According to the Hispanic Wealth Project’s State of Hispanic Homeownership report, 7,301,000 Latino households owned their homes in 2016. This represents the highest since the beginning of the century.
It also shows a steady and incremental rise in Hispanic homeownership. Since 2000, the number of Latino homeowners expanded by 3.1 million. This represents a 73 percent jump over the 17-year period.
The total amounts to an increase of 209,000 homes from 2015. This marks the second straight year that Hispanics bucked national home buying trends.
The increase in Latino purchases coincided with a drop in overall American homeownership. The US homeownership rate, which is the ratio of owner households divided by the total number of households, dropped to 63.3 percent, which is the lowest in 51 years.
However, the Hispanic homeownership rate rose from 45.6 percent in 2015 to 46 percent in 2016. Latinos were the only demographic to register gains last year.
The homeownership rate for non-Hispanic whites was flat at 71.9 percent. Meanwhile, African-American and Asian homebuyers dropped by one percent each to 42.2 percent and 55.5 percent.
Keith Bickel, the senior vice president for mortgage policy and neighborhood lending at Bank of America, linked the home buying habits of Latinos to that of the wider millennial population. He described their tendencies as “high-tech” and “high-touch,” which means that they require a mix of technology and personal interactions before they commit to purchases.
“Like millennials, they have a very high-tech approach. But what we see is that they then need to talk to someone. I think that’s the cultural influence. They need someone giving them advice. They want to go meet someone face-to-face. After all, this is the largest purchase that they’re going to make. It’s the combination that makes them unique. Others may be more comfortable just doing it through the computer. They’re not talking to someone before they put the money down,” he said.
The report attributed the growth of Latino homebuyers to factors such as population and income growth. Last year, the Hispanic population in the US reached a record high of 57 million. This represents a 1.6 percent gain from 2014.
The growth of the Latino population has been consistent since the start of the century. Since 2000, Hispanics have accounted for over half of the population growth in the United States. Currently, Latinos comprise 18 percent of the total population in the country. This expansion is expected to continue over the next four decades. By 2060, the Hispanic population in the United States is expected to more than double to 119 million.
This rise in the Hispanic population has translated to an increase in household formation within the racial demographic. Household formation is an indicator of housing demand. When it drops, it means that there is less demand for homes. This, in turn, drags down prices. An increase means that more people are getting jobs and getting married, which is good for the housing market because it expands the pool of buyers.
Last year, Hispanics accounted for 330,000 household formations. This represents a 38 percent share of the total household formations in the country. Since the start of the century, Hispanic households have expanded by 6.7 million. This amounts to 42.5 percent of household growth in the country.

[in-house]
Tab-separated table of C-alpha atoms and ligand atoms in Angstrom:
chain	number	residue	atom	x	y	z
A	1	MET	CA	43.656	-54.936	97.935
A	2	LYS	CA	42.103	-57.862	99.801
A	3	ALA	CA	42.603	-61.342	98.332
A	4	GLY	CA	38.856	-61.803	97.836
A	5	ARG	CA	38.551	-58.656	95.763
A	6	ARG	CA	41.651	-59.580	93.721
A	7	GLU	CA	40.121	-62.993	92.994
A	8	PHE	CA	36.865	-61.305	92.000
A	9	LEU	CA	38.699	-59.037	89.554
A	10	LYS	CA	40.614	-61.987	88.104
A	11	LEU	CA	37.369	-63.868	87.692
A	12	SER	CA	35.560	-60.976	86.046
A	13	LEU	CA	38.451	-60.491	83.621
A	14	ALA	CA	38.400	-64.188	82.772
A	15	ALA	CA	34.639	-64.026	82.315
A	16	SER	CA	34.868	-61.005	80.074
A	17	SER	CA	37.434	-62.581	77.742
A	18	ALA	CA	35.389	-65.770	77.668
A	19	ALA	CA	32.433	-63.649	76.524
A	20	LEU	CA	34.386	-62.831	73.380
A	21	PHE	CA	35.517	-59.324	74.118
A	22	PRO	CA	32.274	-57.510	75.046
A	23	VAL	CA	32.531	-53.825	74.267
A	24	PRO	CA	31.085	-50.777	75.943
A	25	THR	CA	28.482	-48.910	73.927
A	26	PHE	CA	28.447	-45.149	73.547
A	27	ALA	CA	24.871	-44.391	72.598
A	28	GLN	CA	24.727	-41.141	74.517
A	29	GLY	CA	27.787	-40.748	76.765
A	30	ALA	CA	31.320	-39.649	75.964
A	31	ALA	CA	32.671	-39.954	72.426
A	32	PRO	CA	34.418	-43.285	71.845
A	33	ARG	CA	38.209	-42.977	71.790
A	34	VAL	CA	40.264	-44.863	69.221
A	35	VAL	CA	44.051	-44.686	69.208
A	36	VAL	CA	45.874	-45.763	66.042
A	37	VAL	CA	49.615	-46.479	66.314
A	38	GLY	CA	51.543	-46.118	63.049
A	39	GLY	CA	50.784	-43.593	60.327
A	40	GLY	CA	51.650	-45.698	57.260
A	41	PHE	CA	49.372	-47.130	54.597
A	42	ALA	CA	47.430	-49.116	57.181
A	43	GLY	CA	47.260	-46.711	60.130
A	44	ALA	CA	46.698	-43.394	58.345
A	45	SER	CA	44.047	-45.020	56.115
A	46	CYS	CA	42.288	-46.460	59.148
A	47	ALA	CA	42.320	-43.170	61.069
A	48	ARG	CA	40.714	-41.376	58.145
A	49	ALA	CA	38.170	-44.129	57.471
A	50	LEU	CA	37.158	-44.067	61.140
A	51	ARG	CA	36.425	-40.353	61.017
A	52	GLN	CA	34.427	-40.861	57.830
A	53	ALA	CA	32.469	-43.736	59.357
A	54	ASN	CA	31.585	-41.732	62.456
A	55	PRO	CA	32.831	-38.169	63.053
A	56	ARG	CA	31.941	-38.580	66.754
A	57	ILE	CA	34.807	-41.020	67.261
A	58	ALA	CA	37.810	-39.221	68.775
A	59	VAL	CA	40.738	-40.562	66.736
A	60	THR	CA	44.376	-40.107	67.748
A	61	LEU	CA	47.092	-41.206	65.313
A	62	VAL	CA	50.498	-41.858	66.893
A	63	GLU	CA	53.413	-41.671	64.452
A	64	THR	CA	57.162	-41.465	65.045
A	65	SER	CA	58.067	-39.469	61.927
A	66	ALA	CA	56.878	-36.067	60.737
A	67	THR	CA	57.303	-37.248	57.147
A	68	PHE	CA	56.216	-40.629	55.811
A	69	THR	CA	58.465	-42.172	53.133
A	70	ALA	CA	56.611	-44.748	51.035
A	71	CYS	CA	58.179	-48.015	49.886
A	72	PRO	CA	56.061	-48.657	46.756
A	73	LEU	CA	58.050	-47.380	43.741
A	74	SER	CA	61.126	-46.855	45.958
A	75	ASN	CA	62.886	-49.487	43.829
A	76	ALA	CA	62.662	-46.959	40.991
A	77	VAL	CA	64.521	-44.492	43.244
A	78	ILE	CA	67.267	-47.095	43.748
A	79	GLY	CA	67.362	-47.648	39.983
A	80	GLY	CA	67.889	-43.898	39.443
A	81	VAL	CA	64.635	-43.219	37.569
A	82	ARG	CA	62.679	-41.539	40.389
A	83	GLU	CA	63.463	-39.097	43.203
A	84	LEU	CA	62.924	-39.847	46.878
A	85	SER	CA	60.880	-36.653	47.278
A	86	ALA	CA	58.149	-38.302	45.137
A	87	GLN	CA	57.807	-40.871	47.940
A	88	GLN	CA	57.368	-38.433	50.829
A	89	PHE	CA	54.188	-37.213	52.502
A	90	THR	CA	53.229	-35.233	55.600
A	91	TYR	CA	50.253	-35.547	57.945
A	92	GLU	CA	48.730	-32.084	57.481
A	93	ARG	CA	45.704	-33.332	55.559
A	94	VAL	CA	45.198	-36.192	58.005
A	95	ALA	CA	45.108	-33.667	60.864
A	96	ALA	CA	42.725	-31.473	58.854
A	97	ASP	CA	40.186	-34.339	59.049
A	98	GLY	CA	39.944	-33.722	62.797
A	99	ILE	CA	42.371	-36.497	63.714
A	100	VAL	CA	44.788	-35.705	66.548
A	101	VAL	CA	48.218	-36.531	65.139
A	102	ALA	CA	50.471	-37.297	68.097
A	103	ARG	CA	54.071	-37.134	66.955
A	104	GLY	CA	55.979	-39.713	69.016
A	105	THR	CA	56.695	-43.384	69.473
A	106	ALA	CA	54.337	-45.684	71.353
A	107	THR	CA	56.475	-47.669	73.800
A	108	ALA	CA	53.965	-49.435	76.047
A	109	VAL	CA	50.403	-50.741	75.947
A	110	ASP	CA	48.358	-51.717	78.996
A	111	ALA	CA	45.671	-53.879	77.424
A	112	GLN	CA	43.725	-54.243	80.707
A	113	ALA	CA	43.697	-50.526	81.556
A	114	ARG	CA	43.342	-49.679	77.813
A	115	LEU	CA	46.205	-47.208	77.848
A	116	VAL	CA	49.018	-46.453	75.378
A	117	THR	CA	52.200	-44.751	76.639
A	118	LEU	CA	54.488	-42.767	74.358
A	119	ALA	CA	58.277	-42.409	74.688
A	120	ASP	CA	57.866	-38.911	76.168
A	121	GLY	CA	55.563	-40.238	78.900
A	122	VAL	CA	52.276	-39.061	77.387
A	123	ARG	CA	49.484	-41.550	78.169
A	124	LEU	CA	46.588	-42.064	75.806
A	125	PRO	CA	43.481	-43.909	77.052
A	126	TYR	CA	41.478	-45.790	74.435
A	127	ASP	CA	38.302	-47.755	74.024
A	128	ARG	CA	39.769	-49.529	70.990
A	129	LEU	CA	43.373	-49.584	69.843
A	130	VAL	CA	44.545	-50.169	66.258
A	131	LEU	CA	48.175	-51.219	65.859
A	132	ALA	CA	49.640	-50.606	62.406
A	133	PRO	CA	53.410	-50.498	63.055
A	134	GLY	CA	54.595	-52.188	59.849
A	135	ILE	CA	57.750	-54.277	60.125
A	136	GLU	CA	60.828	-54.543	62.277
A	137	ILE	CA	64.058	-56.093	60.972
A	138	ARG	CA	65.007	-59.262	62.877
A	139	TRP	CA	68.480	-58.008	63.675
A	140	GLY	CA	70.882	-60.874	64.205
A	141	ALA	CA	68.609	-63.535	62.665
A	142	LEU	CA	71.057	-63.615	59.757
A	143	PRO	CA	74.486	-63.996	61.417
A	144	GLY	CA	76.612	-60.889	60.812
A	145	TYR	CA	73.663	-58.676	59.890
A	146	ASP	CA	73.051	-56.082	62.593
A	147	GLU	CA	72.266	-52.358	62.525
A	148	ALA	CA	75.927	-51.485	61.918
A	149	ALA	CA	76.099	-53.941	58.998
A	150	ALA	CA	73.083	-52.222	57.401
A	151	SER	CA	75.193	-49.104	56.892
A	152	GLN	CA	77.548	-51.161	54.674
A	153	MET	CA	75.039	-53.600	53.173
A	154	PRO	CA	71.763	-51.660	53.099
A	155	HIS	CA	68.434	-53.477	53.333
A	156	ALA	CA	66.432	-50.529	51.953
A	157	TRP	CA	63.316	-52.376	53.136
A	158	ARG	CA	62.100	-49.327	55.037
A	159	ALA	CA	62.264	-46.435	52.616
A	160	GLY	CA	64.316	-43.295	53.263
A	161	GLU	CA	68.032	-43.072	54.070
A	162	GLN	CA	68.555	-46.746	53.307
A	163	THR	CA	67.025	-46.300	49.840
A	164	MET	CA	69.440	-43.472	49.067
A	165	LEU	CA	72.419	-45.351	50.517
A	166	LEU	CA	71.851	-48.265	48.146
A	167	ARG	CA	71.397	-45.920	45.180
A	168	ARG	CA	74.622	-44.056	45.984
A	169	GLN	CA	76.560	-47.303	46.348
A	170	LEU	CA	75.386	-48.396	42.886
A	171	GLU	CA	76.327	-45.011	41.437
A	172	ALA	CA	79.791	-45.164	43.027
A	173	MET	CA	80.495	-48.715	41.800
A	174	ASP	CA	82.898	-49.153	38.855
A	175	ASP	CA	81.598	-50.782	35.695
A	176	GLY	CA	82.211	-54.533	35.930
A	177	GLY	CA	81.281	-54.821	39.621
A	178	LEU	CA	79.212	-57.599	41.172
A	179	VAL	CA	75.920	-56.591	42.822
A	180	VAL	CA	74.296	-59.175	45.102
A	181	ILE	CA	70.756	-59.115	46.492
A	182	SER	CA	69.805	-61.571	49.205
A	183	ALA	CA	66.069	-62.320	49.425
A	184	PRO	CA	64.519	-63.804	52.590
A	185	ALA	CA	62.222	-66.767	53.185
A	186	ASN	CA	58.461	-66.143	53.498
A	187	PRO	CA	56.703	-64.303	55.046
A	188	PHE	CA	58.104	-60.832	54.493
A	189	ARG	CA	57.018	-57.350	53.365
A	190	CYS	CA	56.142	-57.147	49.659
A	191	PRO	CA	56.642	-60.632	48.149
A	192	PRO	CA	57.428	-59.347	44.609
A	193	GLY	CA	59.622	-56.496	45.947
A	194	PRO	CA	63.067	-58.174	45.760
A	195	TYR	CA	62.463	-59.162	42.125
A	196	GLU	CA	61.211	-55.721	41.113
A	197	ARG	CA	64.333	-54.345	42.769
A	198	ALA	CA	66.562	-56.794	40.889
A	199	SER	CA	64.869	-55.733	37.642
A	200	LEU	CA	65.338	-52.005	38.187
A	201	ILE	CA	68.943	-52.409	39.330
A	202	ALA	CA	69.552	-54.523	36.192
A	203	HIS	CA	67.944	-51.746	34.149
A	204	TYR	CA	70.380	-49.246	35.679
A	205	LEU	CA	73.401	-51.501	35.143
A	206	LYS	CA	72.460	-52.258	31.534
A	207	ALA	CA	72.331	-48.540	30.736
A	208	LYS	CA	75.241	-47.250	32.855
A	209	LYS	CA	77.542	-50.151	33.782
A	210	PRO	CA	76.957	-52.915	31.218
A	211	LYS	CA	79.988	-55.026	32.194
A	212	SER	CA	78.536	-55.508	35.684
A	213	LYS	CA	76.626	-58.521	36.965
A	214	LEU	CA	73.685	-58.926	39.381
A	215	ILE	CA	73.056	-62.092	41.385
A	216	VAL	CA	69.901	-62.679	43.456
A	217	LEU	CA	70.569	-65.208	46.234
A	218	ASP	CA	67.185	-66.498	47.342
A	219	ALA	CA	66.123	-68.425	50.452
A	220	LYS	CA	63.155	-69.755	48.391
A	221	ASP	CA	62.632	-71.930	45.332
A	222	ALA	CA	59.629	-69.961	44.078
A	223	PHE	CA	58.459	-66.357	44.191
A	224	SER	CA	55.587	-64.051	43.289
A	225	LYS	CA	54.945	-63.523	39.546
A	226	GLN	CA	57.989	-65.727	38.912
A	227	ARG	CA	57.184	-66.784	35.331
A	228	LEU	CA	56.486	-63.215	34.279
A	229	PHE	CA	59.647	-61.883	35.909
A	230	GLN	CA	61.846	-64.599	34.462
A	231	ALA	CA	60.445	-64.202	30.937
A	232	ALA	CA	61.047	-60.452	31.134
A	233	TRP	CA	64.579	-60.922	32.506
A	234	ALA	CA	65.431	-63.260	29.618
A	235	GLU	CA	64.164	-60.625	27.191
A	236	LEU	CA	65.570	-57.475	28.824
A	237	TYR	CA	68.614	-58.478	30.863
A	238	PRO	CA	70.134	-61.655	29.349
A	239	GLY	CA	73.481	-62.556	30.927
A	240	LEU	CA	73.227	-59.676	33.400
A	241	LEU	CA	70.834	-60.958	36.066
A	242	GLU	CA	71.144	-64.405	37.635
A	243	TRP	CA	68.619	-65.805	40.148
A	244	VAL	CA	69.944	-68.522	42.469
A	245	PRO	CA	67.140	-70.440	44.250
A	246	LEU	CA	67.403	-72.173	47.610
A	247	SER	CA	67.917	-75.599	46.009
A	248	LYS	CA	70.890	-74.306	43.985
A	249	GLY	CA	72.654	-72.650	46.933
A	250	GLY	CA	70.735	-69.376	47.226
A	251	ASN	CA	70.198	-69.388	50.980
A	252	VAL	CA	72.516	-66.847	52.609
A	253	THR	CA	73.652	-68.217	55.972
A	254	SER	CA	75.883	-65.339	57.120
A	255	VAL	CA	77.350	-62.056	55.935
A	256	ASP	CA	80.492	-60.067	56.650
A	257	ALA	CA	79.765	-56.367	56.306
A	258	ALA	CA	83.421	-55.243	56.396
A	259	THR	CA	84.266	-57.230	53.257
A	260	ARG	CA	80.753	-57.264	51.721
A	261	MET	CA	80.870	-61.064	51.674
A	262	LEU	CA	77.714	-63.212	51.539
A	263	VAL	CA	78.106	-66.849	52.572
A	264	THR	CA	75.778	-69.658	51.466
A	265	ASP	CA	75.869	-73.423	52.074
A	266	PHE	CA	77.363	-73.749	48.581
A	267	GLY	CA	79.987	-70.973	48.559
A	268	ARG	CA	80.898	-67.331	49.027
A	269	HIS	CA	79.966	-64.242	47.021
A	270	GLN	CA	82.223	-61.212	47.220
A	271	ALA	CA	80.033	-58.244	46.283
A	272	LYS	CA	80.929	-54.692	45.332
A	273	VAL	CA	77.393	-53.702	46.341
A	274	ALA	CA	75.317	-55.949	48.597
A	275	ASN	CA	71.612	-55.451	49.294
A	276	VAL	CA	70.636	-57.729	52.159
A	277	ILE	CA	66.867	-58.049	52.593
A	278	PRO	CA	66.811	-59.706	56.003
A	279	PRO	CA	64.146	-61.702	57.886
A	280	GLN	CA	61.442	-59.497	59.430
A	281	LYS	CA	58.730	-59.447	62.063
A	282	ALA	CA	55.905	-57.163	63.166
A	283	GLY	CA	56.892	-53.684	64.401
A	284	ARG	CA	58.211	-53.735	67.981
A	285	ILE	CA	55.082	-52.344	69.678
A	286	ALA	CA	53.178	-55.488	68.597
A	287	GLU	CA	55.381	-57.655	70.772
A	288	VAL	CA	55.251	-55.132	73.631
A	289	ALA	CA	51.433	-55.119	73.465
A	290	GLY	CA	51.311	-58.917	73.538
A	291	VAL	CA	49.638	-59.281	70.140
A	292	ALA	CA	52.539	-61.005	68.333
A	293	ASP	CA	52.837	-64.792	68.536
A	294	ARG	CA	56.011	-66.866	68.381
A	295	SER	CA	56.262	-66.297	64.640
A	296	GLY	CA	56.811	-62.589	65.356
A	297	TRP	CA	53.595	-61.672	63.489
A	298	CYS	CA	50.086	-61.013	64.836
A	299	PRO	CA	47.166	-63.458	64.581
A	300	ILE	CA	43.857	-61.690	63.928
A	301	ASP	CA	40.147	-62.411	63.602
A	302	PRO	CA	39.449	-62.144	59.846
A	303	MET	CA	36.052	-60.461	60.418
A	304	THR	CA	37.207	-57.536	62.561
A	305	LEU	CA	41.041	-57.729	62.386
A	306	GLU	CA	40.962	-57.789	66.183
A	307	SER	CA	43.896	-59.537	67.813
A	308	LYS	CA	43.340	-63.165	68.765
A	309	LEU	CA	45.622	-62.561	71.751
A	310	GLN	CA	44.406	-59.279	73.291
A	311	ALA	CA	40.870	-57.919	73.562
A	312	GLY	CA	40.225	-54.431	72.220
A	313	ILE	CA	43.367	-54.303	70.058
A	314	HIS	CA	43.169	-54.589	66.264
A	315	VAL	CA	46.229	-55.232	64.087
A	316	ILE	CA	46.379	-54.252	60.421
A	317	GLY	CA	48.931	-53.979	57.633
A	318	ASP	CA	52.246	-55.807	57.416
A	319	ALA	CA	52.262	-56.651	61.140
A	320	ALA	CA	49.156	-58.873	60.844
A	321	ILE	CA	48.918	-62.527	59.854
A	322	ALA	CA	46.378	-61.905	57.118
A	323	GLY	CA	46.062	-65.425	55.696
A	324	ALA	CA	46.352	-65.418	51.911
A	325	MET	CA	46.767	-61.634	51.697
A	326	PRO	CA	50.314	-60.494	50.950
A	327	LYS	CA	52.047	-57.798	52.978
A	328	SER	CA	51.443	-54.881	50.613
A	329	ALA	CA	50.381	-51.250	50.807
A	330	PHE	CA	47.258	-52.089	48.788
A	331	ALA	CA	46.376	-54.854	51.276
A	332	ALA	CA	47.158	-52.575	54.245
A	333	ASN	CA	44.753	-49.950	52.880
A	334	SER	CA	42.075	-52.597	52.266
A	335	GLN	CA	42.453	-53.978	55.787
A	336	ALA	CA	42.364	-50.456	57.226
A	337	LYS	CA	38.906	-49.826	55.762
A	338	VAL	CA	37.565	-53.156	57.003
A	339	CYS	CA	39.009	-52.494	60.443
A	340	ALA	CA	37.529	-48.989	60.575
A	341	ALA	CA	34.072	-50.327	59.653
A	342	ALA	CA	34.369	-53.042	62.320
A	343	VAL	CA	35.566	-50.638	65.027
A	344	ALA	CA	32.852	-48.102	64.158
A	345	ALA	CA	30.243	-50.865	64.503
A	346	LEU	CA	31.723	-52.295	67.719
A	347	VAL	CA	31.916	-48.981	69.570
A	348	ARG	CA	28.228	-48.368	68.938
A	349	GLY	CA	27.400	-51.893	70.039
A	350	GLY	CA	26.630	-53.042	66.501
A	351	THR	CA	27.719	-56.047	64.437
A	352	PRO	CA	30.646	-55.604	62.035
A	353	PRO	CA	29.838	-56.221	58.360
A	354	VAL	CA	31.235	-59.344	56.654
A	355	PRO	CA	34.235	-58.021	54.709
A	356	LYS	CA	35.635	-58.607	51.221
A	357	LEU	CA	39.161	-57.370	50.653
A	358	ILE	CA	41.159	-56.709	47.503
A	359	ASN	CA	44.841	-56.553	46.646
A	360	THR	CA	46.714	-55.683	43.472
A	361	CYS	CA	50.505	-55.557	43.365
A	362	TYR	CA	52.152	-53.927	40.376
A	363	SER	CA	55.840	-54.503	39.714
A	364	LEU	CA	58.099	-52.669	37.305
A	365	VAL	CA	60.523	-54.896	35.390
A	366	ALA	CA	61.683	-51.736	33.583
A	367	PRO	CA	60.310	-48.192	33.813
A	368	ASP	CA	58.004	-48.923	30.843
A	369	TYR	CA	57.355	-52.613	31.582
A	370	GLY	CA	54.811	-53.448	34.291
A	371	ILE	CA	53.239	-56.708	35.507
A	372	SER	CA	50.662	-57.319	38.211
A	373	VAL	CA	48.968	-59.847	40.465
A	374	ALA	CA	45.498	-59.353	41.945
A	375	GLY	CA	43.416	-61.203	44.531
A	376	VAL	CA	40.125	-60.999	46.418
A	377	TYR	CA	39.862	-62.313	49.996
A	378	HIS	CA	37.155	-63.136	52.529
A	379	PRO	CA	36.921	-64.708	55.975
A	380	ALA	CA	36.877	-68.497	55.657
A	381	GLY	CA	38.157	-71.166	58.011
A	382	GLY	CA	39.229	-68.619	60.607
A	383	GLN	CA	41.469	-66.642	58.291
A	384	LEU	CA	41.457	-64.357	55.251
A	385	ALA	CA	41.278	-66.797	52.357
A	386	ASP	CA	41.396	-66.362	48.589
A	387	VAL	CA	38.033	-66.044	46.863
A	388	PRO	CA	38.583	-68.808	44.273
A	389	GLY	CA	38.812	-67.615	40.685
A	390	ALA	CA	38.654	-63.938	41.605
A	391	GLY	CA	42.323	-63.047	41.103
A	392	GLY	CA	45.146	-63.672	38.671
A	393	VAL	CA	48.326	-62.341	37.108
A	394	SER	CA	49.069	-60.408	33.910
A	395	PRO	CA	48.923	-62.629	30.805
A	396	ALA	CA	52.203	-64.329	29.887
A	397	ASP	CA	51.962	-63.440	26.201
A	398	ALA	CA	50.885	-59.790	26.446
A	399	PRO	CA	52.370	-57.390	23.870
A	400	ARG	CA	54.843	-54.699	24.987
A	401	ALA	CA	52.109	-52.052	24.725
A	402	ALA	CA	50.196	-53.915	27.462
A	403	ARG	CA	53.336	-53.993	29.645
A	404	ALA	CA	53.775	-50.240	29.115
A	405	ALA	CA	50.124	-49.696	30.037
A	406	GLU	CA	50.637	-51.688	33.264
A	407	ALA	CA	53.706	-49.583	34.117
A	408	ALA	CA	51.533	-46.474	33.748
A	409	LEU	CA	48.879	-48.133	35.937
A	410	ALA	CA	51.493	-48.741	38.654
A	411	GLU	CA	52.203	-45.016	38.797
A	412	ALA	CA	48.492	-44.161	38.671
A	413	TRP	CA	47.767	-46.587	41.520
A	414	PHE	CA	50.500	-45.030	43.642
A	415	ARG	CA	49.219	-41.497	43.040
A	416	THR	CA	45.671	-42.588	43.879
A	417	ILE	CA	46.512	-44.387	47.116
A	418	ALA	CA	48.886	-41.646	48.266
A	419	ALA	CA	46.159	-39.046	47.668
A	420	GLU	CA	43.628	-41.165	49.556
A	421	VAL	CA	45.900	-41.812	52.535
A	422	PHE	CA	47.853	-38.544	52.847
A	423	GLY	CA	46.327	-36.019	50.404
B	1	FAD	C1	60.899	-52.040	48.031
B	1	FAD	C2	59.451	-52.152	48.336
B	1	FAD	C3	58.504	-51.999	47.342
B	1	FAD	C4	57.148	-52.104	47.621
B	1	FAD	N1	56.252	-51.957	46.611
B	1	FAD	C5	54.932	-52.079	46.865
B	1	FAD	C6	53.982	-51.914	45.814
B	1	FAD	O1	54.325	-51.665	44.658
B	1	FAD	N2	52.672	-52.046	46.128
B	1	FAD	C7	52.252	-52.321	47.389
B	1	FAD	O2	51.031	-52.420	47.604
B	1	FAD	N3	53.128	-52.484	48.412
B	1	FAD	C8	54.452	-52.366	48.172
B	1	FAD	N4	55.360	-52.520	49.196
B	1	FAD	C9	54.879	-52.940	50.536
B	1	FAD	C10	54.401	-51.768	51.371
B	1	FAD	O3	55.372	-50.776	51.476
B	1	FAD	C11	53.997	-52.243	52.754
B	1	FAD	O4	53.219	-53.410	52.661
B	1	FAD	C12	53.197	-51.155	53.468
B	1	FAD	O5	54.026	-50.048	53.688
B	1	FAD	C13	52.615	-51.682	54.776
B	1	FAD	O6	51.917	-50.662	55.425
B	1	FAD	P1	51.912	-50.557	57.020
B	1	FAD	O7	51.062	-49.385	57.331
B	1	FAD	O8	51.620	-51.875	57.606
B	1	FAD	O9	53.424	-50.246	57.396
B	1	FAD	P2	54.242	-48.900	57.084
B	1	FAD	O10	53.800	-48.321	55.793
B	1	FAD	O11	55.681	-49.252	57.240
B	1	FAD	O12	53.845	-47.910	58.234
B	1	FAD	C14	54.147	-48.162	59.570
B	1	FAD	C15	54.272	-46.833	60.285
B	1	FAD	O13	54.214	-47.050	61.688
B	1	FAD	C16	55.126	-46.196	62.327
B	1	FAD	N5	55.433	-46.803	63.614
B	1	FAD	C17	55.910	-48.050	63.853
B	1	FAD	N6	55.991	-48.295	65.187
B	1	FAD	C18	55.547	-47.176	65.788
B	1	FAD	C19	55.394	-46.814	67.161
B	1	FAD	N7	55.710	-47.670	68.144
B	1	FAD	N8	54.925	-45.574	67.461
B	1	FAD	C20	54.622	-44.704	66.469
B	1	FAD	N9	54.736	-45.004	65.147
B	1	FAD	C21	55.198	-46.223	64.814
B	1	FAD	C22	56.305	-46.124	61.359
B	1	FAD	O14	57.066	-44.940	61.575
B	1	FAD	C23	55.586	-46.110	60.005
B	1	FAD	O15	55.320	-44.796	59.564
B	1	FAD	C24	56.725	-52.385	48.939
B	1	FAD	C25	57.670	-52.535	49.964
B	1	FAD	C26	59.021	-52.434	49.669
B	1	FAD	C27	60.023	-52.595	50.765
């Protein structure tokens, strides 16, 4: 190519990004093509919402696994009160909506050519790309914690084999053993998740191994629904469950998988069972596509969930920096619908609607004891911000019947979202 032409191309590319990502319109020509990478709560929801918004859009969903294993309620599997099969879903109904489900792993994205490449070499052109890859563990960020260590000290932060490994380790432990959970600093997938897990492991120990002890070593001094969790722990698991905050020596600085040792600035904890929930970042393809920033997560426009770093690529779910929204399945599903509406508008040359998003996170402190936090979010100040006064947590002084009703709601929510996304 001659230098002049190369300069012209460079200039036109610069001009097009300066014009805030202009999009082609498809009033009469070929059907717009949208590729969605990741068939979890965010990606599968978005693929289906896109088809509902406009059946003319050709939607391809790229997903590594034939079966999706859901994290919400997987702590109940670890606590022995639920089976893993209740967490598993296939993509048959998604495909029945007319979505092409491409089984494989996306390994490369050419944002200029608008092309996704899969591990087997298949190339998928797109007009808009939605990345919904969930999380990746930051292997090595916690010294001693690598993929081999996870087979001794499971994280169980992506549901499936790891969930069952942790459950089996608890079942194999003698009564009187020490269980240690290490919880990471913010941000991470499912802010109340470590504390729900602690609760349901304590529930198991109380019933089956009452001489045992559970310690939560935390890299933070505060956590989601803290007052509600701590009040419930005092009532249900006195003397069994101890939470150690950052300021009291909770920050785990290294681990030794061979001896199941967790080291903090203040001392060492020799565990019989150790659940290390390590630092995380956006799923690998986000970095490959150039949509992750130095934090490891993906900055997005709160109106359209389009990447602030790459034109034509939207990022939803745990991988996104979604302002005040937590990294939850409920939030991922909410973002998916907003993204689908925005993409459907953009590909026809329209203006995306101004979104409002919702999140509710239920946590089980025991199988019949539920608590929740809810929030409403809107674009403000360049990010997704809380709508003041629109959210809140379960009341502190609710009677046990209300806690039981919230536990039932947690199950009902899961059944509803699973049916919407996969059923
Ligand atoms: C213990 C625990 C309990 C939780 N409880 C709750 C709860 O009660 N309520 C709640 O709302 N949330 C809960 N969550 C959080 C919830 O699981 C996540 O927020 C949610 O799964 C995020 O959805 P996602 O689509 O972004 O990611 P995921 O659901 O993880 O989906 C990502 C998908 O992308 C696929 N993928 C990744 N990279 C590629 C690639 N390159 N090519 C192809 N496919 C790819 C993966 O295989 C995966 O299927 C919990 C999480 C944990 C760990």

As the number of Hispanics grew, so did their economic opportunities.
Latinos have been consistently driving the expansion of the American workforce. Between 2010 and 2016, Latinos accounted for 76.4 percent of the total growth of the labor force in the country. This means that, for a six-year stretch, three out of every four people that joined the workforce were Latino. Hispanics also have the highest level of labor force participation. According to Bureau of Labor Statistics data from last January, labor force participation for Latinos stood at 66.1 percent.
As a result, Hispanics became richer. From 2005-2014, Latinos registered the highest increase of households earning $200,000 or more per year. Hispanics also registered a 6.1 percent jump in annual median income in 2015, the highest among all racial demographics.
However, the economic advancement of Latinos was not confined to employment. According to a study conducted by the Stanford Latino Entrepreneurship Initiative, the number of Latino-owned businesses grew from 3.3 million in 2012 to 4.2 million in 2016, with about half of the companies owned by millennials with four-year college degrees.
Bickel said that increased wealth is not the only thing that is buoying Latino homeownership. “Life events are the biggest factor,” he said. “It’s the typical American life event, either marriage or having a child. Having a child being the more critical one because that’s when you start to work towards a move to the suburbs, which is where it’s affordable to buy a home and where you’re looking for a school.”
In New York, life events also influence the movement of property. However, the situation is somewhat different, with the market hosting an annual land rush.
“Year-end bonuses are huge triggers for getting people to buy. A lot of times they’re in the finance field. Different big firms: Goldman Sachs and JP Morgan. They have year-end bonuses and that’s when you start to see people purchasing,” said Triplemint broker Lawrence Lee, who estimates that 20 percent of his income comes from bonus buyers.
In spite of the difference in pace between Latinos and other demographics, an ideological home buying divide doesn’t really exist along racial lines.
“They are typical Americans,” Bickel said. “There’s a delay (in buying) because of a preference for enjoying the urban environment. That’s not different from anybody else.”